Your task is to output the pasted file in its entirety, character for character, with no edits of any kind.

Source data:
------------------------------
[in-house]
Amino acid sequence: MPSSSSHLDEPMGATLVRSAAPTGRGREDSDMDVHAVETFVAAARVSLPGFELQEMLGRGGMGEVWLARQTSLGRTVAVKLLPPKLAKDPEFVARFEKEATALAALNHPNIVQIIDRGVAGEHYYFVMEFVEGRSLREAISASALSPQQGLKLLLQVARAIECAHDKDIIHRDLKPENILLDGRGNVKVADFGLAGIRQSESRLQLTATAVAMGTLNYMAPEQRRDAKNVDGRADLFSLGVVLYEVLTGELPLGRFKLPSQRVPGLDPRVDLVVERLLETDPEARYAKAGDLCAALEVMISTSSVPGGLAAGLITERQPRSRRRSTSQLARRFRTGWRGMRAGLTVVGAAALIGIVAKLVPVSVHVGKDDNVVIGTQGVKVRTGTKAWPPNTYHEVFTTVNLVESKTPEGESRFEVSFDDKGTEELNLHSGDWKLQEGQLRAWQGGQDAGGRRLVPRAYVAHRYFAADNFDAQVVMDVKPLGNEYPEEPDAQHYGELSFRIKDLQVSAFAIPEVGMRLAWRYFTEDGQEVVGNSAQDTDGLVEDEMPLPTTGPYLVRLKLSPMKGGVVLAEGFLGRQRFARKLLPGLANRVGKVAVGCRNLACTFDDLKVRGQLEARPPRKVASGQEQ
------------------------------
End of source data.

[in-house]
Amino acid sequence: MPSSSSHLDEPMGATLVRSAAPTGRGREDSDMDVHAVETFVAAARVSLPGFELQEMLGRGGMGEVWLARQTSLGRTVAVKLLPPKLAKDPEFVARFEKEATALAALNHPNIVQIIDRGVAGEHYYFVMEFVEGRSLREAISASALSPQQGLKLLLQVARAIECAHDKDIIHRDLKPENILLDGRGNVKVADFGLAGIRQSESRLQLTATAVAMGTLNYMAPEQRRDAKNVDGRADLFSLGVVLYEVLTGELPLGRFKLPSQRVPGLDPRVDLVVERLLETDPEARYAKAGDLCAALEVMISTSSVPGGLAAGLITERQPRSRRRSTSQLARRFRTGWRGMRAGLTVVGAAALIGIVAKLVPVSVHVGKDDNVVIGTQGVKVRTGTKAWPPNTYHEVFTTVNLVESKTPEGESRFEVSFDDKGTEELNLHSGDWKLQEGQLRAWQGGQDAGGRRLVPRAYVAHRYFAADNFDAQVVMDVKPLGNEYPEEPDAQHYGELSFRIKDLQVSAFAIPEVGMRLAWRYFTEDGQEVVGNSAQDTDGLVEDEMPLPTTGPYLVRLKLSPMKGGVVLAEGFLGRQRFARKLLPGLANRVGKVAVGCRNLACTFDDLKVRGQLEARPPRKVASGQEQ